Big Money Bought the Forests. Small Logging Communities Are Paying the Price

A very long and very in-depth piece by Oregon Public Broadcasting, the Oregonian and ProPublica.

Read it:

“The Rise of Wall Street Forestry Leaves Oregonian’s Paying the Tab.”

“Half of the 18 counties in Oregon’s timber-dominant region lost more money from tax cuts on private forests than from the reduction of logging on federal lands, the investigation shows.”

“The singularly focused narrative, the only one most Oregonians know, masked another devastating shift for towns like Falls City.”

“Wall Street real estate trusts and investment funds began gaining control over the state’s private forestlands. They profited at the expense of rural communities….”

7 thoughts on “Big Money Bought the Forests. Small Logging Communities Are Paying the Price”

  1. It would be funny if not so sad and infuriating that the legislators (and governor) who decided to eliminate severance taxes don’t even remember it happening. They fell for the timber industry’s story hook, line and sinker, and never bothered to imagine what would happen to communities who relied on those revenues. Part of the explanation is here:

    • I think that’s a bad thing, but I think communities losing their federal revenues, as in the graph from Headwaters in the piece, was also a bad thing. Communities suffering from externally imposed changes are always a bad thing to me. Whether that’s due to corporate profits or well-meaning NGO’s.

  2. This article sure traveled fast. A friend even emailed it to me. It is not a bad article, but obviously anti timber. It covers some of biggest changes to timber industry in Oregon in the last thirty years.
    Some of those changes just mirror what is going on at all economic levels. Which is the consolidation of resource and the means of manufacturing into fewer and fewer hands, where only profits decide management. (Somehow people expect timberland owners to be held to a higher standard.)
    My biggest problem with this article is that dismisses the lost federal timber harvests, and the economy of the timber industry in general as not important as is the lost of tax revenue from private timberlands.
    When our federal timberlands in Oregon were “locked up” by NWFP the impact was much larger than anyone I believe anticipated. Whole communities depended on robust management by our federal land managers. In some small communities the employees of the FS and BLM were a important part of their social and economic health. The wide variety of employment and resources they offered allowed for all levels of economic opportunity. This form of economy disappeared with the NWFP.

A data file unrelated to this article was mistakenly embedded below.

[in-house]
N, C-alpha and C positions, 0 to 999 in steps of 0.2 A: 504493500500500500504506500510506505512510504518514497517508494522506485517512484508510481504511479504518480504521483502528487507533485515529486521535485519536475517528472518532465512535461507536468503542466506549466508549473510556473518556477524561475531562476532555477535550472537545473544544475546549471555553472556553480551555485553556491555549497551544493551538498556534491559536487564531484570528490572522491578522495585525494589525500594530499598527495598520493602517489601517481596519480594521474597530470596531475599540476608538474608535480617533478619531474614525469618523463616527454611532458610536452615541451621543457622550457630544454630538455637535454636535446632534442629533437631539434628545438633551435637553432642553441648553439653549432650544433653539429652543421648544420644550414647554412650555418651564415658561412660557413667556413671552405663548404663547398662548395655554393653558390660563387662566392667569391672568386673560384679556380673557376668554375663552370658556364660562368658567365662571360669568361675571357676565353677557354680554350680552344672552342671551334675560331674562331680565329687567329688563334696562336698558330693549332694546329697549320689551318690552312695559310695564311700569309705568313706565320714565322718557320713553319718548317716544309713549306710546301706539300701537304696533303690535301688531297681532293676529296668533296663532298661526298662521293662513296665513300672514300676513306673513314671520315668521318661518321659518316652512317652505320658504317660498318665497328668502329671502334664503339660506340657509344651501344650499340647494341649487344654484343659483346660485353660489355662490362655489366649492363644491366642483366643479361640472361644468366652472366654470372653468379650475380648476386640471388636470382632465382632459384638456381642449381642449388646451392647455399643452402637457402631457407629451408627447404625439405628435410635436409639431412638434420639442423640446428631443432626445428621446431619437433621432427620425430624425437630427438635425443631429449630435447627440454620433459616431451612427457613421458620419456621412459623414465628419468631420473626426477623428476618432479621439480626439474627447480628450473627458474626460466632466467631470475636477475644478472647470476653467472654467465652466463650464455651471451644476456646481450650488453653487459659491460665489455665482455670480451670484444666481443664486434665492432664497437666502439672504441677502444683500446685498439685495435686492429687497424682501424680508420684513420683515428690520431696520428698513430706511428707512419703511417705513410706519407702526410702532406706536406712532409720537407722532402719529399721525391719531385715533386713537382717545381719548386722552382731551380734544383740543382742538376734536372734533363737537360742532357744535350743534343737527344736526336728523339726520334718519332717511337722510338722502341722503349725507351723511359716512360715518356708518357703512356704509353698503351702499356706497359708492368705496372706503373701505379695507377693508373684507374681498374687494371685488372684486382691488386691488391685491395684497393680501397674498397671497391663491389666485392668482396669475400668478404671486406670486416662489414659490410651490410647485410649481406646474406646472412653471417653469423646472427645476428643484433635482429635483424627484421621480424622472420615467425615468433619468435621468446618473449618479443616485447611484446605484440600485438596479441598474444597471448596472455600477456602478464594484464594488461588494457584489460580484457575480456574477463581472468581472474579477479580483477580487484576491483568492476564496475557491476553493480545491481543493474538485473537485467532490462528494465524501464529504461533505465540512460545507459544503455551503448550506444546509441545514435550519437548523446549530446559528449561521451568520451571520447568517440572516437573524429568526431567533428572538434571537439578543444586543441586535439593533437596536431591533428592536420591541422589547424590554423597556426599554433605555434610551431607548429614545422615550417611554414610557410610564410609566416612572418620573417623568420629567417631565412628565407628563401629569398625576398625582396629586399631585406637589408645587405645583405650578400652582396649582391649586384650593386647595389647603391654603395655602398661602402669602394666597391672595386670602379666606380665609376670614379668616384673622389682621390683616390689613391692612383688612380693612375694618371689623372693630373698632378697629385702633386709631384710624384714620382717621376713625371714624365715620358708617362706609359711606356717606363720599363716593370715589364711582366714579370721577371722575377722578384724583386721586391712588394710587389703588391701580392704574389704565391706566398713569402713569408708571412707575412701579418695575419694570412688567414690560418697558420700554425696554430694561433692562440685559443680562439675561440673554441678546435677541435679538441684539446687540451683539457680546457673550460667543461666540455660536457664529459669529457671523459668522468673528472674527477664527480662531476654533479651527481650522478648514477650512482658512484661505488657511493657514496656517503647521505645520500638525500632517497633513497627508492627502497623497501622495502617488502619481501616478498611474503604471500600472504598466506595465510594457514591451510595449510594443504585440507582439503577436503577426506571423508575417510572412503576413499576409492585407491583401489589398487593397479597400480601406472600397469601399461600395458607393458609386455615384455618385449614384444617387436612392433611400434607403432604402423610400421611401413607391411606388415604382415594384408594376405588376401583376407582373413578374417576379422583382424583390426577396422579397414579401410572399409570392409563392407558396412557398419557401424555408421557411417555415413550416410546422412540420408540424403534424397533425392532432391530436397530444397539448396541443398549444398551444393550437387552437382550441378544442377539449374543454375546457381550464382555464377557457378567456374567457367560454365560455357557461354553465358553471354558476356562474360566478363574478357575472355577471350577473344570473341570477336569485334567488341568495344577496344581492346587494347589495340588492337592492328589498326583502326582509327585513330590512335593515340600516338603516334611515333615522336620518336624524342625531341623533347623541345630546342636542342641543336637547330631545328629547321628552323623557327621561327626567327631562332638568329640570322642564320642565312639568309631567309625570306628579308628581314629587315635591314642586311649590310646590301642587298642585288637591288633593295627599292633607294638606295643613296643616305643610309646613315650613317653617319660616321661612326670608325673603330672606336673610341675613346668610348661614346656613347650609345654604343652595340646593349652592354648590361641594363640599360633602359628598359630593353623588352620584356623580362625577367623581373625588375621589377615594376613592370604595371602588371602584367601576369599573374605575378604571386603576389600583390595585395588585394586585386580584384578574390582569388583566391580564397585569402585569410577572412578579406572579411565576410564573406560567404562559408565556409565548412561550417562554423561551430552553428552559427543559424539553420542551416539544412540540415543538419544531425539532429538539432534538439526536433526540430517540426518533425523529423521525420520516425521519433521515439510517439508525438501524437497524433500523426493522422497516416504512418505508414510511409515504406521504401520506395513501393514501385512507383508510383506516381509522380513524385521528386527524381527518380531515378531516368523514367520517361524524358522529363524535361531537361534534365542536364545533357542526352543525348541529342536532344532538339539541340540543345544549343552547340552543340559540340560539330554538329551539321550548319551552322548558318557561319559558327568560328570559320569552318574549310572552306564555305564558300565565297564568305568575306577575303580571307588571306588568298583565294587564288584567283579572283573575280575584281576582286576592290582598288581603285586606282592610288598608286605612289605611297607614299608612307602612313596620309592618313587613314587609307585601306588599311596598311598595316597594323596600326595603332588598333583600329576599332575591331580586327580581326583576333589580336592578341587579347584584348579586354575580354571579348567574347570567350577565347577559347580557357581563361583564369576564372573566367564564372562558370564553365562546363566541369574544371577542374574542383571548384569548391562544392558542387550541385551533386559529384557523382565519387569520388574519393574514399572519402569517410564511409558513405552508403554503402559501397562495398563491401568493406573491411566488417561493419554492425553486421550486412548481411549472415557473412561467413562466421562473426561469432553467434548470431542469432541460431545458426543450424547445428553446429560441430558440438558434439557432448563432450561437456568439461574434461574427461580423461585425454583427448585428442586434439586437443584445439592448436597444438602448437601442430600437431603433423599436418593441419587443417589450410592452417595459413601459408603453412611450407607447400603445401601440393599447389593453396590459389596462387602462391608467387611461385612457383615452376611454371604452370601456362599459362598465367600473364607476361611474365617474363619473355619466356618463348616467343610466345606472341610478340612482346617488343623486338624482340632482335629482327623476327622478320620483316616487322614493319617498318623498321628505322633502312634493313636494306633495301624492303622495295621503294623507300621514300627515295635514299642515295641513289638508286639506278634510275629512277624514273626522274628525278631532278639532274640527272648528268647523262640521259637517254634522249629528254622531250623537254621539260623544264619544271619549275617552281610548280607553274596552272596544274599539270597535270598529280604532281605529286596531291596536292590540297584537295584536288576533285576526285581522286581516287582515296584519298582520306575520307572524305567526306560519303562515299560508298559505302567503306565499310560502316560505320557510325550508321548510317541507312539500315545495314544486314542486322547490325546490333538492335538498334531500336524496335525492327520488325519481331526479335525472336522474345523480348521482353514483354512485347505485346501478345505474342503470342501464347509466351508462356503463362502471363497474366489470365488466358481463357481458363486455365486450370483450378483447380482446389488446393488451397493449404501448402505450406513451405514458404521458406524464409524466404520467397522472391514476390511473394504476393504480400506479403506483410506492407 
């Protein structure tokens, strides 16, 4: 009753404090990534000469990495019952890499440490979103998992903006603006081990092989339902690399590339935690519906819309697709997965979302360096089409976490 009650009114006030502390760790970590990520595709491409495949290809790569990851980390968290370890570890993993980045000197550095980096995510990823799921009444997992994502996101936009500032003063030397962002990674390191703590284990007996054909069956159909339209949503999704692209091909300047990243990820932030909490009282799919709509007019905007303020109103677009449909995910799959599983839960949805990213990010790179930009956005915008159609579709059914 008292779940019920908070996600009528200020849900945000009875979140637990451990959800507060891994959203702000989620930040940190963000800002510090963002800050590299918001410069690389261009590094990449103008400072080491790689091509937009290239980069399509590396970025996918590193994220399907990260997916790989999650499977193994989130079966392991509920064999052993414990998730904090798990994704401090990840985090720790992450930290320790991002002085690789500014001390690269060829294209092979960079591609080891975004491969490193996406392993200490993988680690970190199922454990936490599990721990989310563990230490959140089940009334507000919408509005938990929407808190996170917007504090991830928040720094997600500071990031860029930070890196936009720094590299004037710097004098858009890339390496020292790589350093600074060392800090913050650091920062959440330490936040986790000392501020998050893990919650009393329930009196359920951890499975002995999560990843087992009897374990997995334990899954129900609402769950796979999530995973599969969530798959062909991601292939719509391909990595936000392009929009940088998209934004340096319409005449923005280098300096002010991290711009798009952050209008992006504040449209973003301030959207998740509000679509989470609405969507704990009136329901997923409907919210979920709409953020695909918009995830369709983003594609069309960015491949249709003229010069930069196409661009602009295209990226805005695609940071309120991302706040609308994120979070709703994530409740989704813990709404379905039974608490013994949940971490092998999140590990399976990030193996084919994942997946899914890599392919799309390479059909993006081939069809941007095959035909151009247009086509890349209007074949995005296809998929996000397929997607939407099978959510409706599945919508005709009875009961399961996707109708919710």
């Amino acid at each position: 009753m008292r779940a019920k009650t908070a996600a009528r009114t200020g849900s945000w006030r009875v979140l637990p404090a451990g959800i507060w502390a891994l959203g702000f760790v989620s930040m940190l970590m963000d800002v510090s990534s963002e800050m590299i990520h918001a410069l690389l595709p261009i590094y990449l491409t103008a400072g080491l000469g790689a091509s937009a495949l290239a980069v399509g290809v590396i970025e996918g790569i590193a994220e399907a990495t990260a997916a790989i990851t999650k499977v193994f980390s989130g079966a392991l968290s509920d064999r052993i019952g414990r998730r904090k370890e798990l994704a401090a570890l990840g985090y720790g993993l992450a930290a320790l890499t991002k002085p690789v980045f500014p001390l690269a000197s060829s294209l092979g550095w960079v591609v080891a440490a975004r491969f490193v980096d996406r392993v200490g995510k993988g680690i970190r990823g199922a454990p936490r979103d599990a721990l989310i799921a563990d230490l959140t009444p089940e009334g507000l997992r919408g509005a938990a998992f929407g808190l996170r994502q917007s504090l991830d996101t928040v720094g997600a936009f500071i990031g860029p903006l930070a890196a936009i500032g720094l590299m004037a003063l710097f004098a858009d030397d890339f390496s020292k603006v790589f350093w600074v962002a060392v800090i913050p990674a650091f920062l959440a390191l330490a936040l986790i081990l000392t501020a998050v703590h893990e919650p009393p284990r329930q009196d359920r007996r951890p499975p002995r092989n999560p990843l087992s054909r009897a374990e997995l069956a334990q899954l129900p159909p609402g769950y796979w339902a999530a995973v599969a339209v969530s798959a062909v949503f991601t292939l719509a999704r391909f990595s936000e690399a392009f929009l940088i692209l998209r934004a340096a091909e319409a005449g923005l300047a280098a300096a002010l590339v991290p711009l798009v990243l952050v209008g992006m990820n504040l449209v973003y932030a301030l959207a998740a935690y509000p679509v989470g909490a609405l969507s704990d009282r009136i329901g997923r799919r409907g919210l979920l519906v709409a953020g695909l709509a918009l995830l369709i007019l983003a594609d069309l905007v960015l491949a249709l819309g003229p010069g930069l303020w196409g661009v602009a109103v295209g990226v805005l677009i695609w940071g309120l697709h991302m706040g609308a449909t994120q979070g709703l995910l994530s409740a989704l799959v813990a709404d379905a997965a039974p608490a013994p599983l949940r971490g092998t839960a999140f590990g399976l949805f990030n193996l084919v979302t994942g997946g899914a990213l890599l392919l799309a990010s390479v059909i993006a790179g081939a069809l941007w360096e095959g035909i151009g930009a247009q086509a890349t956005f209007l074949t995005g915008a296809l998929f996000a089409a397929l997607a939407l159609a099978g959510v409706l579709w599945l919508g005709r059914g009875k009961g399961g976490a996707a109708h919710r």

The affects on our forests and manufacturing facilities were even greater. With the removal of 90% of the federal timber supply and timberlands, meant that 30% of the timber land base, the privately owned land, were now responsible 90% of timber supply. The results became obvious, an increase
    In harvest on private timberlands of smaller diameter trees, and the retooling of manufacturing facilities to handle these small diameter logs. Which meant longer rotations for larger diameter trees was no longer necessary. The Douglas fir plantations became ubiquitous. Along with the plantations came timberland investment management associations.
    I believe the financial figures use in the article does not accurately reflect the various influences that has brought about this deterioration of our rural communities. I also believe that healthy timber industry is essential for economic and social health of Oregon, and that its economic impact is widespread.
    I could ramble on, but that is enough for now.

  3. To which I would eagerly add, Bob, that the transition to small logs and short-rotation forestry on pvt industrial lands almost entirely PRECEDED the NWFP, thus the plan had little impact on what was already in motion. Loss of employment and economy from federal timber restrictions was very real, but so was the “efficiency” push in pvt industry that led to many thousands of lost jobs as well.

    • Be nice if there was an efficiency push in the Forest Service. Or if our wonderfully efficient Congress could allow such a thing. The clock is ticking on the fuels, faster every year.

      • Dave, what we can expect from Congress…

        “I have come to the conclusion that one useless man is a disgrace, that two become a lawfirm, and that three or more become a congress. -John Adams”
        ― Sherman Edwards, 1776

        (I got this from which also spelled President Reagan’s name wrong, so who knows?)

    • I don’t think I entirely agree with that. I know in southwestern Oregon there were dozens of mills still dependent of a variety of species and log sizes provided in part by Federal timberlands. Very few of those mills exist today.
      One thing good about the small log mill and today’s markets is that there is a home for the small logs coming from the thinning and restoration projects taking place on our Federal timberlands.


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